Caring for Your Objects

Collectibles can include materials that range from porcelain, to wood, to metal, and even petrified fruit.

Your personal collections may also include three-dimensional objects. These collectibles are often comprised of multiple types of materials. Dolls, for example, may have porcelain or plastic heads with soft fabric bodies. Military medals often have a ribbon attachment in addition to metal parts. Musical instruments may include wood, plastics, and metal parts. Old clocks have metal gears, enamel or glass faces, and moving parts. Some collectibles, like baskets, carvings, or specimens, are made of natural organic materials.

When considering preserving your objects, determine which materials pose the most risk and are the most fragile. Focus attention on those elements when creating protective housing, choosing a storage location, or considering display. Secure moving parts and minimize stress on handles, straps, or attachments that may be weaker than the rest of the object. Isolate objects, like modern toys, made from unstable early plastics, so that any volatile compounds they off-gas do not affect other objects. Try not to stack glass or china and use high-quality packing supplies rather than printed newspaper, which can offset inks to objects and will become brittle very quickly.

Small Collectibles

Library supply vendors also offer a wide range of boxes and storage supplies for objects like dolls and coins. It is now possible to purchase in small quantities for personal use.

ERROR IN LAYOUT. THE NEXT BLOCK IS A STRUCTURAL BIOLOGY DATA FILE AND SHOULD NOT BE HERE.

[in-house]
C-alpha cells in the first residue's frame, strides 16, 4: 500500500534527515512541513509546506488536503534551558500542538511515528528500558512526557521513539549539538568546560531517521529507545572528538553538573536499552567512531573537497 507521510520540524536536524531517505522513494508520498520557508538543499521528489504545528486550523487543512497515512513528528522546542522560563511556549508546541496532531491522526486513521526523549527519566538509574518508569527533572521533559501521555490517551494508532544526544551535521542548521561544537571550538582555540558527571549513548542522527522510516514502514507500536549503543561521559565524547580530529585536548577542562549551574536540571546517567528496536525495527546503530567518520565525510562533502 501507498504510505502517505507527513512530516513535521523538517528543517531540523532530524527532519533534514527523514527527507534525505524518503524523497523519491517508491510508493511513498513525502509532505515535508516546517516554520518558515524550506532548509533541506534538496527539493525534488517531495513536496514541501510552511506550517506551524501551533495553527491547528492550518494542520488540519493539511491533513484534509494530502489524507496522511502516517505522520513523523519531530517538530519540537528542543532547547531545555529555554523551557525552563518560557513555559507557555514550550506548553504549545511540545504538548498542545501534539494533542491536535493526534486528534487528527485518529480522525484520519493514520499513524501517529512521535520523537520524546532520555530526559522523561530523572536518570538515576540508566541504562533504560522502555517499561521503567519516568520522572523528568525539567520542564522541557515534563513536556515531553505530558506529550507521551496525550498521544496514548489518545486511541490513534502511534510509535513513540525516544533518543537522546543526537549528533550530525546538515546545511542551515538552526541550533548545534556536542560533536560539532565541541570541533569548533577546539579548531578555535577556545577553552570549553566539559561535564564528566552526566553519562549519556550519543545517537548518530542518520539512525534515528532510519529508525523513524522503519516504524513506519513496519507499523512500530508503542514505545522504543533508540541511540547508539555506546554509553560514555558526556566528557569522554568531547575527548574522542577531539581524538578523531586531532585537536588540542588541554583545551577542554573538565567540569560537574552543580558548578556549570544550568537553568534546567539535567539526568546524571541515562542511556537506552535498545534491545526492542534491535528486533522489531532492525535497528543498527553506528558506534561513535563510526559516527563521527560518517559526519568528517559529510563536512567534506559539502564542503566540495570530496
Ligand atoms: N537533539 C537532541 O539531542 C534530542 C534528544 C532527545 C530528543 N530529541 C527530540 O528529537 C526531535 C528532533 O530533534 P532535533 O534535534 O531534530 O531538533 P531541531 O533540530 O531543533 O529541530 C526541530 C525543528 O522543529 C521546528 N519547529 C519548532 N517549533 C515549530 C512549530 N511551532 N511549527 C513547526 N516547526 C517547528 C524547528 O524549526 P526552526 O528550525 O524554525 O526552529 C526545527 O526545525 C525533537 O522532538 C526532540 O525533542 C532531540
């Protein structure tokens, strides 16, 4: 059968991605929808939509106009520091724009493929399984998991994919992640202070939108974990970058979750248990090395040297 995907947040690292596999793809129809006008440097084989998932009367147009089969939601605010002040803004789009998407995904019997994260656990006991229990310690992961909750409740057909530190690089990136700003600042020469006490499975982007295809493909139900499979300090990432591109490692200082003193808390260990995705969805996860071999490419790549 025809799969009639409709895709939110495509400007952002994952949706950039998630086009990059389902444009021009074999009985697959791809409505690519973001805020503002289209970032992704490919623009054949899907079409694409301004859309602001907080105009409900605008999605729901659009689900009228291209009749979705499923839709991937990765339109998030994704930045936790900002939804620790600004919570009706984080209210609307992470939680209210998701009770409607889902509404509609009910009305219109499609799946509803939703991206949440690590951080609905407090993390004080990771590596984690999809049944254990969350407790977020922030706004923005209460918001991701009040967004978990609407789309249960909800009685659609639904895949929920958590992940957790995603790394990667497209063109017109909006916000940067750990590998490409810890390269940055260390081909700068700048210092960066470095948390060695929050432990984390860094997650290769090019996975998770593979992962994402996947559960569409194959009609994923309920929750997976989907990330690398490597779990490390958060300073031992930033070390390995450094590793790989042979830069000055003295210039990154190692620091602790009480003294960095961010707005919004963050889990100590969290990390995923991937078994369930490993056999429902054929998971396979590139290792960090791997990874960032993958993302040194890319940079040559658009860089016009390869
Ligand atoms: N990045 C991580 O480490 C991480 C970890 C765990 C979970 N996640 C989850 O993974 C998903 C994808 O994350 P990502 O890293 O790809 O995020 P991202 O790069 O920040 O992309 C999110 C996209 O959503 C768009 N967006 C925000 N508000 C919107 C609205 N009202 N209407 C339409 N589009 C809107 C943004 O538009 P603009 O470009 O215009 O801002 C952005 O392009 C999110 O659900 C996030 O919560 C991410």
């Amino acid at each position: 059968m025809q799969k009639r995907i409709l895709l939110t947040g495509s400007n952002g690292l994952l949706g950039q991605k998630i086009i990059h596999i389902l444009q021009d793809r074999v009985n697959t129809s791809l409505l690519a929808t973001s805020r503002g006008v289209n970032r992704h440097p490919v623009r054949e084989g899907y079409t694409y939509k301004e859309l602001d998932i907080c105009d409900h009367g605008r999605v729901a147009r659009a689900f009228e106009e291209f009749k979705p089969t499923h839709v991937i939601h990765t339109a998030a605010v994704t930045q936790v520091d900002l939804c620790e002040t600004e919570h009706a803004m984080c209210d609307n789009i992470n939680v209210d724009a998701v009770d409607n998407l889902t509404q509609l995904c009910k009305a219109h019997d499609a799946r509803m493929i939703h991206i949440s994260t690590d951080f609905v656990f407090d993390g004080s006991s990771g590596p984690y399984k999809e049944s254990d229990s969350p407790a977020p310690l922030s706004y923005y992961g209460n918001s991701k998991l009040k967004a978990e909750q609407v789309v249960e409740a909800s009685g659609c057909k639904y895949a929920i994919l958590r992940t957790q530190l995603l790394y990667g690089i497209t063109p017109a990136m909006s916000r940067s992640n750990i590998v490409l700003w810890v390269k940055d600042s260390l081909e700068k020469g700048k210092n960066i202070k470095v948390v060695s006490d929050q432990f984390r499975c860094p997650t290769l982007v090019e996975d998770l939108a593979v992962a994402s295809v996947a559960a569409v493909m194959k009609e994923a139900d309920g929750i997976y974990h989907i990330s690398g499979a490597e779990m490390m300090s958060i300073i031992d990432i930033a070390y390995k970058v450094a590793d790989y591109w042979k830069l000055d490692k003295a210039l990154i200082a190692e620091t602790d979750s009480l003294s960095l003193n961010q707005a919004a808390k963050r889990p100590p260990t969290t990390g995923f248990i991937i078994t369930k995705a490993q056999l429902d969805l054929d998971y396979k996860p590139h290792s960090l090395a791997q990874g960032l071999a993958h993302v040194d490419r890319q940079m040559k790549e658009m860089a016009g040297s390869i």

Use padded hangers for hanging storage of apparel and boxes for fragile textile items. Line the inside of storage boxes and pad the folds of garments and quilts with unbuffered tissue. Take special care when washing items, as detergents and bleaches can weaken the fibers. Textile preservation storage kits are available in small sizes for christening gowns and baby blankets and larger sizes for wedding gowns and uniforms.

Pad sleeves and folds of garments with unbuffered tissue to protect delicate fabric.

A Buyer's Guide for Supply Shopping

When shopping for supplies and materials for housing collections, it is important to carefully read labels and product descriptions. Manufacturers’ claims that products are “archival” may not necessarily reflect any specific preservation standard. Follow the guide below to be sure you know what you are buying to preserve and protect your precious objects.

Safe Handling Tips

Use gloves when handling glass and metal objects to prevent leaving fingerprints, sweat, and oil on surfaces. Wear gloves when touching old animal skins or taxidermized specimens, as these objects were treated in the past with arsenic or pesticides. Polishes and harsh cleansers should be avoided, as they may damage painted or gilt surfaces. Lightly dust objects with soft brushes or untreated cleaning cloths.

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